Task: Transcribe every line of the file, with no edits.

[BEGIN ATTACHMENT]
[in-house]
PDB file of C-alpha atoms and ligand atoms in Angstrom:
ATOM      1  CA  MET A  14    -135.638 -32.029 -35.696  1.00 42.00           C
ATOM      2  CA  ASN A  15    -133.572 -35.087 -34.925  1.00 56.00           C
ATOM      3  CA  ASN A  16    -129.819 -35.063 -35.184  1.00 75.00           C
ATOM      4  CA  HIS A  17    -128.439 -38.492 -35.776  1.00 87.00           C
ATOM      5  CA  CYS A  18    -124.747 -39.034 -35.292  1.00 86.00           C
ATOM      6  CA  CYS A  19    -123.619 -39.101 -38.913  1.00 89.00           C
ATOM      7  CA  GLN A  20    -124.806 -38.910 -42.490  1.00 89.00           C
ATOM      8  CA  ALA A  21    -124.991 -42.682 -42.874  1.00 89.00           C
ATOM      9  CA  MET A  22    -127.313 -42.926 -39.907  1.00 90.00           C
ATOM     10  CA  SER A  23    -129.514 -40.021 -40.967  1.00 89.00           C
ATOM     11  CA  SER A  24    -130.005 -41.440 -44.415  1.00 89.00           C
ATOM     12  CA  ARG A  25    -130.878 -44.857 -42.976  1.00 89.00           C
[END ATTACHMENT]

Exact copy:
[in-house]
PDB file of C-alpha atoms and ligand atoms in Angstrom:
ATOM      1  CA  MET A  14    -135.638 -32.029 -35.696  1.00 42.00           C
ATOM      2  CA  ASN A  15    -133.572 -35.087 -34.925  1.00 56.00           C
ATOM      3  CA  ASN A  16    -129.819 -35.063 -35.184  1.00 75.00           C
ATOM      4  CA  HIS A  17    -128.439 -38.492 -35.776  1.00 87.00           C
ATOM      5  CA  CYS A  18    -124.747 -39.034 -35.292  1.00 86.00           C
ATOM      6  CA  CYS A  19    -123.619 -39.101 -38.913  1.00 89.00           C
ATOM      7  CA  GLN A  20    -124.806 -38.910 -42.490  1.00 89.00           C
ATOM      8  CA  ALA A  21    -124.991 -42.682 -42.874  1.00 89.00           C
ATOM      9  CA  MET A  22    -127.313 -42.926 -39.907  1.00 90.00           C
ATOM     10  CA  SER A  23    -129.514 -40.021 -40.967  1.00 89.00           C
ATOM     11  CA  SER A  24    -130.005 -41.440 -44.415  1.00 89.00           C
ATOM     12  CA  ARG A  25    -130.878 -44.857 -42.976  1.00 89.00           C